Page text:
a stupid thing to say. I tried to retrieve with, "Come on . . . you guys've got laser deflectors, riot gas, electric prods, sonic janglers . . . it'd take a nuclear bomb to hurt him."
McMurtrie's face looked like a worried Gibraltar. "The Saudis have nukes."
I gave up and leaned back in my chair. Which did not squeak. I'm lanky, but bony.
Up on the podium, under the TV lights, The Man was saying, "Naturally, if Saudi Arabia intervenes, then we will have to assure both the King and the Shah that the United States will remain neutral. We've sold arms freely to both sides. As long as they don't threaten our oil supplies, we can continue to sell them munitions. Short of nuclear weaponry, of course."
One of the women, Betty Turner from
jumped to her feet and got the President's nod. "Is that moral, selling arms to both sides?"
Halliday gave her his best grin. "No. It's not. It's not moral to sell weapons or munitions to anyone. But there is no morality in international politics. I found that out long ago. No morality at all.
. . ." He let them all dangle on that for a moment. "Except to insure that the best interests of the United States are taken care of. We are still somewhat dependent on both Arabian and Iranian oil, especially since the Kuwait fields have been temporarily knocked out. In a few years, when we've reached self-sufficiency in energy, we can rethink our Middle Eastern policy. But for the present, if they want to have a war, they're going to do it with our help or without. If we refuse to help them, they will refuse to sell us oil. It's that simple."
Turner opened her mouth for another question, but Halliday went on. "And if we refuse to deal with them, they'll turn elsewhere for help, which is something I don't think we want to see. And, when you get right down to it, if we refuse to deal with either side we will be, de facto, meddling in their internal affairs. As I've said before, our foreign policy is basically very simple . . . we are not the world's policeman or the world's pastor. We will do what is best for the United States."
Damn! He didn't go over with that too well. It was phrased too baldly. Goddammit! I'd worked over that foreign policy speech with him for a solid weekend, just the month before, when the Iranians had first jumped into Kuwait. He had bowled over the Washington press corps with what they had described as "shrewd political sense and uncommon candor." You'd think he could remember the goddamned wording. It's all-important in this game; it's not merely what you say, it's the way you say it. You can carry candor too far.
McMurtrie nudged me gently with his elbow. For a guy his size, "gently" can leave your ribs sore. "Now
look worried." He came as close as he ever does to smiling. "Welcome to the club."
I had begged off attending the dinner before we'd left Washington. The First Lady flew into Logan late in the afternoon and met Halliday at the hotel. Then they went off to their quiet little thousand-buck-a-plate dinner at the Harvard Club. I kept wondering what old Harry Truman would've said to
Vickie covered the dinner for me, letting old Wyatt escort her. It was unusual to see her so dressed up, in a long gown and everything. With her slim figure, she looked like a high-schooler going to her first prom. But she had good color sense; her gown was sea-green, and it picked up the color of her eyes while setting off her sunstreaked blonde hair beautifully.
His Holiness looked stunning in an old-fashioned tuxedo. His parchment-smooth face glistened; he had reached the age where his skin had taken on that translucent look that only infants and octogenarians have. He made a stately old gentlemanly figure. Vickie could have been his granddaughter, making her debut in society.
I assured them both that I'd show up for The Man's speech in Faneuil Hall at nine, and they left for the Harvard Club. I debated with myself for a moment when I got to the hotel lobby, then decided to walk to my own dinner appointment.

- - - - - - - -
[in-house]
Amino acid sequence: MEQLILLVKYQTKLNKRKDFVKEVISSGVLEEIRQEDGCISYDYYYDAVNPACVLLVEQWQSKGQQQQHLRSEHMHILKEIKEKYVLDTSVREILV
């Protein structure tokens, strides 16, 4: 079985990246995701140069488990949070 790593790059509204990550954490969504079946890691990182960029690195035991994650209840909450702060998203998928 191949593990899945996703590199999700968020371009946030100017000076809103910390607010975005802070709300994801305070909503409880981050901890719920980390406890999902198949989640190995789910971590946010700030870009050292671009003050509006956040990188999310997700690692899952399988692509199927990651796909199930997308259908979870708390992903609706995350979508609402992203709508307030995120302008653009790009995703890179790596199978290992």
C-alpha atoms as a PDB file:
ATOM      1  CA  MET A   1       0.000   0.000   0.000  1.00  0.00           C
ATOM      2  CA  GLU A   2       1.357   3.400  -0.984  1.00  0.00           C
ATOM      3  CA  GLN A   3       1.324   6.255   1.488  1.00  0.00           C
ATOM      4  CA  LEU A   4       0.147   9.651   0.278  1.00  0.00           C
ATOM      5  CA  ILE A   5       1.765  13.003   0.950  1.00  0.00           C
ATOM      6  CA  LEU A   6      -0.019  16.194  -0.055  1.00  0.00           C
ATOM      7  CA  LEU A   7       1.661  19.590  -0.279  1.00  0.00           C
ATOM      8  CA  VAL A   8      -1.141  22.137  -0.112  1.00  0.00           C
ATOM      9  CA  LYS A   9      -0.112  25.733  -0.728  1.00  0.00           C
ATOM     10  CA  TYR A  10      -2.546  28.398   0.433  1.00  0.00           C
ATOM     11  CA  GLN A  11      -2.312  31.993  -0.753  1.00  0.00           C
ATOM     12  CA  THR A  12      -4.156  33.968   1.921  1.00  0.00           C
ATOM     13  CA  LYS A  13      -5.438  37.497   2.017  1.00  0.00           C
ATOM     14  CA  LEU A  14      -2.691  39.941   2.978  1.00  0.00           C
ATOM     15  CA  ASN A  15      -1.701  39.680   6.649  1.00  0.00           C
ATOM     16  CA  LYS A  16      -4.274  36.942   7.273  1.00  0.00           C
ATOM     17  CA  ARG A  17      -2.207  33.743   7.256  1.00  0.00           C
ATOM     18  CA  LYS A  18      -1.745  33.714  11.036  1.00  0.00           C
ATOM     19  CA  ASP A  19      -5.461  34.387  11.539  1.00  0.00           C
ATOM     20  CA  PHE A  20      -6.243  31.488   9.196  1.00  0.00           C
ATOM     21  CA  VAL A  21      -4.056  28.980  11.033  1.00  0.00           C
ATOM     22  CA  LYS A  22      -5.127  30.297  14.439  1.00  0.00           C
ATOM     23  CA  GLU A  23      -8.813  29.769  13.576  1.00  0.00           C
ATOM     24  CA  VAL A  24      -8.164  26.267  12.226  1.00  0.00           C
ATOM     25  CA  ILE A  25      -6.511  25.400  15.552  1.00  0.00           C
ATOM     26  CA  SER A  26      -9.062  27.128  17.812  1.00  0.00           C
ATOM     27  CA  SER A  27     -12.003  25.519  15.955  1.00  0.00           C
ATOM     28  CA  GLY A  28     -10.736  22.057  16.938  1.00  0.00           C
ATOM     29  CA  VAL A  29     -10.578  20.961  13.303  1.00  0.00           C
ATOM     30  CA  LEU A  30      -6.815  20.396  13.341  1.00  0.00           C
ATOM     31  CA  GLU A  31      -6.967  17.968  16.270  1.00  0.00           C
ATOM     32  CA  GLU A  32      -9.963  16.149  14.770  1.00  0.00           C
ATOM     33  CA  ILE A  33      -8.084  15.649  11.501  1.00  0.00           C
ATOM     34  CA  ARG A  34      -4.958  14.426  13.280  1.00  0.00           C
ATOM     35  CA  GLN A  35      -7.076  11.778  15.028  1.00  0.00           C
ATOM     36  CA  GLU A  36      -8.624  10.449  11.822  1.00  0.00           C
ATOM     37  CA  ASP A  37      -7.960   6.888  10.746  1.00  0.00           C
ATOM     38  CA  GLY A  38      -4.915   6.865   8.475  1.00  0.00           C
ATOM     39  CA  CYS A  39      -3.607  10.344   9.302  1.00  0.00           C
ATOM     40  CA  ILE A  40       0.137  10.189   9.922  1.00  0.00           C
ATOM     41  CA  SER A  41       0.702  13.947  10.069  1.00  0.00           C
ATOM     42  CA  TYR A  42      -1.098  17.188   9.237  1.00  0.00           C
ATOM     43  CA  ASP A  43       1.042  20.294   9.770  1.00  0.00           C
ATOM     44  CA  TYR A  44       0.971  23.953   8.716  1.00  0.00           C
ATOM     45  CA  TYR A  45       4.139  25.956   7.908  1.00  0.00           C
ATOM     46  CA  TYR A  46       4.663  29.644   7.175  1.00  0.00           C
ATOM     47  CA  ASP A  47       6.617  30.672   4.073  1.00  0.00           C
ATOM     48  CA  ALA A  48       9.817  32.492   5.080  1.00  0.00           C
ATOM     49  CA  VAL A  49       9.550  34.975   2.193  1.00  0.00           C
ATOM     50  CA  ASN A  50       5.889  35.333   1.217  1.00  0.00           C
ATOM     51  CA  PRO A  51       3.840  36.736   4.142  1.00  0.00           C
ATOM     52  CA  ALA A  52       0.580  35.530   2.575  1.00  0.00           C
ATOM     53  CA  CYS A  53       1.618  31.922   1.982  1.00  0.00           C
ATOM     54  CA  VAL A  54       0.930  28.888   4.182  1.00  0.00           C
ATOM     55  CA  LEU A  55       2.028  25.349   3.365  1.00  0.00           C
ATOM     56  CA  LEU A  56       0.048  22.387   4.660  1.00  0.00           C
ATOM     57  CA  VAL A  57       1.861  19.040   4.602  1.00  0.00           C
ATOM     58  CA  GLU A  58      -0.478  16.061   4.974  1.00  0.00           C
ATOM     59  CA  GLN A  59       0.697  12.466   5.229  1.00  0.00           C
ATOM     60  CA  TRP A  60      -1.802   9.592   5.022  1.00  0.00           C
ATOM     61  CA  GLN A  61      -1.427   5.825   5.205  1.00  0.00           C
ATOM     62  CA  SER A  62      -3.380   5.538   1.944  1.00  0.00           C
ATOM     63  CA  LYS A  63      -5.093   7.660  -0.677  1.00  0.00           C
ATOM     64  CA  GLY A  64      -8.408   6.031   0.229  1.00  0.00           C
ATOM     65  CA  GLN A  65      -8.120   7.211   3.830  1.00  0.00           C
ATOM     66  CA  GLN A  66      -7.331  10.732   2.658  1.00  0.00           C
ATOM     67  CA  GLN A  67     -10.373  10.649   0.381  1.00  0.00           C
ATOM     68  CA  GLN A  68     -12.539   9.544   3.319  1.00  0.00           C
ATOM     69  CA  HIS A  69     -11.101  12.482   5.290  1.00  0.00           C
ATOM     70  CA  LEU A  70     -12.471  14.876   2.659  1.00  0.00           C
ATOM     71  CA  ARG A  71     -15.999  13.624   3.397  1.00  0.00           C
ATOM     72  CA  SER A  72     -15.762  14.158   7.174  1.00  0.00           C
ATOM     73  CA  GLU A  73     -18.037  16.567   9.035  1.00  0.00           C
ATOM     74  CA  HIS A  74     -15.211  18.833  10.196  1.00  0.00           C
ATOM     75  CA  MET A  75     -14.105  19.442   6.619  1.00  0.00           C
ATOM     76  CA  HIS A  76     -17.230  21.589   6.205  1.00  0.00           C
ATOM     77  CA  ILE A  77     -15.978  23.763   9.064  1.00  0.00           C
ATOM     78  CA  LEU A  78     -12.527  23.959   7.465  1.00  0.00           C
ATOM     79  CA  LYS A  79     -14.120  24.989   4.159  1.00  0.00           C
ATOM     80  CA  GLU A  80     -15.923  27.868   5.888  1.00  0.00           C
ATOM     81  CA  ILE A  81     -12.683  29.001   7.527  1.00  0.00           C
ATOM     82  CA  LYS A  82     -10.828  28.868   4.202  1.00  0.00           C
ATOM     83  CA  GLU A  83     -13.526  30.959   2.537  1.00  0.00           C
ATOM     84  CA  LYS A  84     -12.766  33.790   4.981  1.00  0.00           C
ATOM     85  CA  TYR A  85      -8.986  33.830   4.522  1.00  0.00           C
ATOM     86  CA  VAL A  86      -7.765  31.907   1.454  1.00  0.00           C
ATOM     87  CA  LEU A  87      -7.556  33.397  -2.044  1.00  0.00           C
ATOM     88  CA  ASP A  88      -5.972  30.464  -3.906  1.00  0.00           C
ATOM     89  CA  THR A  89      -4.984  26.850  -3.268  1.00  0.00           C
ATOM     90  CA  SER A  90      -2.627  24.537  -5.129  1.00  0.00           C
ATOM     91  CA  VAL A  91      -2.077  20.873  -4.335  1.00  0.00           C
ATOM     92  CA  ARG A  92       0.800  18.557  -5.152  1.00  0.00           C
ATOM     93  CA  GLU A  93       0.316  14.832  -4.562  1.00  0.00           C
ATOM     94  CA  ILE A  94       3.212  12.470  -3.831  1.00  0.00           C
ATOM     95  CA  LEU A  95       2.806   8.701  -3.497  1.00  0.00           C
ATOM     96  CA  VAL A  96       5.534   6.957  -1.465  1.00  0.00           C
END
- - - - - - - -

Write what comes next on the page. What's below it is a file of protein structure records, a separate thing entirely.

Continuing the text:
It had been only a little more than two years since I'd left Boston to join Halliday's campaign and eventually become a member of his White House staff. The city hadn't changed much. A couple of new towers going up in Back Bay, their gaunt skeletons outlined against the dusk. The same gaggles of students in their raunchy Guccis and carefully scuffed sneakers, out looking for an evening's fun. The same chill wind that cut through you, no matter how heavy a coat you wore.
I walked briskly through the deepening shadows, watched the evening star duck in and out behind the buildings, and refrained from making any wishes. I felt cold, alone, and suddenly damned bitter. I was heading for the North End, to have dinner with an old newspaper buddy, and the past couple of years were unreeling in my mind like a rerun of a TV documentary. I should have been proud of every minute of it. It should have been a great time in my life. No one except me knew that it wasn't. At least, that's what I thought and hoped.
There's a particular rhythm to a city, different for each one. After so many months in Washington, which is really a Southern town with ulcers, I could tell that I was in Boston even with my eyes closed. The chaotic snarl of traffic, with each driver making damned certain King George III won't tell
which side of the street he could drive on. The anguished nasal bleat of the improper Bostonian telling his neighbor to "Have a haaaht, willya?" or "Open th'doah, fir the luwa God!"
It was fully dark by the time I got to the North End. The street market around Faneuil Hall, on the other side of the expressway overhead, was closing down. So were the store owners in Little Italy, taking in their sidewalk wares. Still, there was an aroma of spices and olives, and the sound of old men playing
under the shadow of Paul Revere's Old North Church spire. It made me incredibly homesick.
Johnny Harrison was halfway through a water tumbler of red wine when I stepped into Rita's. The place hadn't changed at all. It was tiny, actually just the front room of a private house. Only six little booths. Linoleum floor covering. Steam radiators hissing and making the place almost uncomfortably warm. Paintings of Naples and Venice by one of the neighborhood kids fading on the walls. Conchetta, the waitress, still bleaching her hair in the hope that it would make her glamorous. Kitchen in the next room.
You had to know Rita's existed in order to find the place. The entrance was on an alley that used to be blocked all the time by a Mafiosi Cadillac. Now it was an electric Mercedes. Word of mouth was the only advertising that Rita went in for, and most of it was in Italian.